“We’ve had the odd comment about skin colour, but not in a racist term. I think it’s more about people taking notice that there’s more than white children playing hockey,” said Levac.
Representation of diversity matters
“When it comes to sports in Canada, everything has been surrounded by the game of hockey,” said Kwame Damon Mason, director of Soul on Ice, a documentary that highlights the role black people have played in the sport.
“The ‘Hockey is for everyone’ initiative is a great idea, but what that means is that earlier, this was not the case,” said Wylde.
Wylde and Mason both highlight how minority youth would more likely be drawn to the game if they could identify with someone with the same background.
“We are facing a problem that is cyclical, in that there is just not enough representation from other races,” Wylde said. “So it is tougher for other races to identify with most hockey players.”
“If you can see something, you can be something,” said Mason.
Mason said that bringing in minorities to hockey rests on creating an open and inclusive environment.
“At all levels of the game, if you are welcoming, then people realize that they can walk into that space and feel comfortable (otherwise) they’re not going to want to participate,” he said.
“We need to be more inclusive, so that these kids can see that there are bigger opportunities for them in the future.”
In the past few weeks, there have been multiple revelations of abusive or otherwise inappropriate behaviour in hockey. The stories of Don Cherry, Jessica Allen, Mike Babcock, and Bill Peters have divided the hockey community and have raised questions about race, diversity, power and abuse.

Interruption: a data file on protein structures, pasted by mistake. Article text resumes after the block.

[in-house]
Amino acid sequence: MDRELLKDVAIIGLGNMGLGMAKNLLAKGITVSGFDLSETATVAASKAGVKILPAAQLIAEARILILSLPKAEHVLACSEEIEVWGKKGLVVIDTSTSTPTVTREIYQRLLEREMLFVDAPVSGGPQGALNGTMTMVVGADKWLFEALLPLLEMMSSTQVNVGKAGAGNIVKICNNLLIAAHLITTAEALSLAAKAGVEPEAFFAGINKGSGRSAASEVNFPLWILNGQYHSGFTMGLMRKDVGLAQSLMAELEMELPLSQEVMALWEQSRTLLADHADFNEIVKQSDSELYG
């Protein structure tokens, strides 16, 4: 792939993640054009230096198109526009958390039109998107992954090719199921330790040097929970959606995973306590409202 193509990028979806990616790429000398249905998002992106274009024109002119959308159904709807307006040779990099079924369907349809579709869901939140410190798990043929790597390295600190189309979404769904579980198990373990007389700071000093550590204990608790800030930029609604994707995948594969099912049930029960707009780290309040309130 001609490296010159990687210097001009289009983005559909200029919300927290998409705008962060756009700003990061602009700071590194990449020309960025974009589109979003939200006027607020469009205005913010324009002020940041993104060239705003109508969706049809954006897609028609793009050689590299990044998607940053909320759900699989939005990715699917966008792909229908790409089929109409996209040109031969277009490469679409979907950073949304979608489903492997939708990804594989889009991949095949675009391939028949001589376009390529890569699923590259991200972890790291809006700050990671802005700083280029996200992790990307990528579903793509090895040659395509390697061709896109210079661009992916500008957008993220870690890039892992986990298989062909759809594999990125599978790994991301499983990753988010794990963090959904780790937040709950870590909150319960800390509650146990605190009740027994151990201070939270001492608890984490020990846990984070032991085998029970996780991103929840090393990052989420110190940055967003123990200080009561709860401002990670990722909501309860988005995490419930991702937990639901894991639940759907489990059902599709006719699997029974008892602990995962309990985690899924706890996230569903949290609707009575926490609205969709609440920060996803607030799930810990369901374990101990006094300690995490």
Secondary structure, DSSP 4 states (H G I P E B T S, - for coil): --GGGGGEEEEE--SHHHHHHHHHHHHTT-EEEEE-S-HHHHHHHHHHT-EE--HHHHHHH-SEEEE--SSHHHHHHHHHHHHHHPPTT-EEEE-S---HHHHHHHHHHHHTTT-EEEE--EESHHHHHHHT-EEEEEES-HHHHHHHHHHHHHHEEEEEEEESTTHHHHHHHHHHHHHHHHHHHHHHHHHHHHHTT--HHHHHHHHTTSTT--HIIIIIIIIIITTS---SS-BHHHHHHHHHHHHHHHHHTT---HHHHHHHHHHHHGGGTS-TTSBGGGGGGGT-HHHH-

“With all these stories, how can you convince a person of colour to love our game?” Wylde said. “In Don Cherry’s case, it was the attack on new immigrants. With Bill Peters, it was the attack on a different culture.”
After a tweet from former NHL player Akim Aliu accusing Calgary Flames head coach Bill Peters of using racial slurs in a dressing room 10 years ago, the coach resigned from his position.
“It’s a sickening, devastating story,” says Wylde.
Educating fans on the history of minorities can also go a long way in growing the game and healing the wounds of the sport’s history. It was Mason’s motivation behind creating his documentary.
“It was noticeable in my eyes that no one was really talking about black athletes in hockey and our history — we’ve got a huge history in the game of hockey,” said Mason.
The documentary examines stories about the Coloured Hockey League, as well as prominent black hockey players like Willie O’Ree, the first black player in the NHL.
“The fact that Willie O’Ree was only inducted in 2018 to the NHL Hall of Fame is just insane,” Wylde says. “It just shows we still have a lot of work to do.”
Wylde said he needs to further educate himself on diversity, including calling himself out.
“We not only need to learn more about it, we need to practice what we preach, and make sure that our kids know,” said Wylde. “Becoming a father recently really opened my eyes to how I want my child to look at the world, so that she can go out and be a compassionate contributing member of it.”